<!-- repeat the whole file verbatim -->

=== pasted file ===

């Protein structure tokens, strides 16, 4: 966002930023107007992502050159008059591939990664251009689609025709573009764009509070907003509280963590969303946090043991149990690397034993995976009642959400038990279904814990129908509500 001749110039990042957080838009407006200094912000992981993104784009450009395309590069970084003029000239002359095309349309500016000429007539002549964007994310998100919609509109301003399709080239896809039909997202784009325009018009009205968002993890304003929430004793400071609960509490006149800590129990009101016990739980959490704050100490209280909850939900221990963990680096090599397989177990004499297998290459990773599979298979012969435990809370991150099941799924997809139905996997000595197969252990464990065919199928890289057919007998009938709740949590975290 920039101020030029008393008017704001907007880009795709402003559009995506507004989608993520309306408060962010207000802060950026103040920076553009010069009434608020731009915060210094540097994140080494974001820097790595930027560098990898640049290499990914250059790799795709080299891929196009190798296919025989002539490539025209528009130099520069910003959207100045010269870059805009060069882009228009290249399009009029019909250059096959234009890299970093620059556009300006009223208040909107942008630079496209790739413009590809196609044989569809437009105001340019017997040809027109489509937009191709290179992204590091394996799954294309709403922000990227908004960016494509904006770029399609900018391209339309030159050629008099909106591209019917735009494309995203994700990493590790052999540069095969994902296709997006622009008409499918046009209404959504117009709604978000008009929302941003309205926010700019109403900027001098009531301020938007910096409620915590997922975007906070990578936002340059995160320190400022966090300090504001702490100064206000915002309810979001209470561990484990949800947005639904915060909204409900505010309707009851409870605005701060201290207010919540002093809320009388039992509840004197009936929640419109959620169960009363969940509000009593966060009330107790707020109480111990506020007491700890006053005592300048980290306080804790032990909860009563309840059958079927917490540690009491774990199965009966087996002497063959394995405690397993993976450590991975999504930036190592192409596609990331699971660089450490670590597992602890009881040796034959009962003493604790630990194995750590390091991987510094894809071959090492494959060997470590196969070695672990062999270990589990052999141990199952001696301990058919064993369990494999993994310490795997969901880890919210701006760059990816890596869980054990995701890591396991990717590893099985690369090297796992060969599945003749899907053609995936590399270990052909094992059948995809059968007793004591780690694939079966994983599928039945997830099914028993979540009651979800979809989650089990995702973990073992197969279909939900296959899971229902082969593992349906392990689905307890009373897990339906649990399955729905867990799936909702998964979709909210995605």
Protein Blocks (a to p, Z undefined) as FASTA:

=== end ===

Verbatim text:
């Protein structure tokens, strides 16, 4: 966002930023107007992502050159008059591939990664251009689609025709573009764009509070907003509280963590969303946090043991149990690397034993995976009642959400038990279904814990129908509500 001749110039990042957080838009407006200094912000992981993104784009450009395309590069970084003029000239002359095309349309500016000429007539002549964007994310998100919609509109301003399709080239896809039909997202784009325009018009009205968002993890304003929430004793400071609960509490006149800590129990009101016990739980959490704050100490209280909850939900221990963990680096090599397989177990004499297998290459990773599979298979012969435990809370991150099941799924997809139905996997000595197969252990464990065919199928890289057919007998009938709740949590975290 920039101020030029008393008017704001907007880009795709402003559009995506507004989608993520309306408060962010207000802060950026103040920076553009010069009434608020731009915060210094540097994140080494974001820097790595930027560098990898640049290499990914250059790799795709080299891929196009190798296919025989002539490539025209528009130099520069910003959207100045010269870059805009060069882009228009290249399009009029019909250059096959234009890299970093620059556009300006009223208040909107942008630079496209790739413009590809196609044989569809437009105001340019017997040809027109489509937009191709290179992204590091394996799954294309709403922000990227908004960016494509904006770029399609900018391209339309030159050629008099909106591209019917735009494309995203994700990493590790052999540069095969994902296709997006622009008409499918046009209404959504117009709604978000008009929302941003309205926010700019109403900027001098009531301020938007910096409620915590997922975007906070990578936002340059995160320190400022966090300090504001702490100064206000915002309810979001209470561990484990949800947005639904915060909204409900505010309707009851409870605005701060201290207010919540002093809320009388039992509840004197009936929640419109959620169960009363969940509000009593966060009330107790707020109480111990506020007491700890006053005592300048980290306080804790032990909860009563309840059958079927917490540690009491774990199965009966087996002497063959394995405690397993993976450590991975999504930036190592192409596609990331699971660089450490670590597992602890009881040796034959009962003493604790630990194995750590390091991987510094894809071959090492494959060997470590196969070695672990062999270990589990052999141990199952001696301990058919064993369990494999993994310490795997969901880890919210701006760059990816890596869980054990995701890591396991990717590893099985690369090297796992060969599945003749899907053609995936590399270990052909094992059948995809059968007793004591780690694939079966994983599928039945997830099914028993979540009651979800979809989650089990995702973990073992197969279909939900296959899971229902082969593992349906392990689905307890009373897990339906649990399955729905867990799936909702998964979709909210995605």
Protein Blocks (a to p, Z undefined) as FASTA: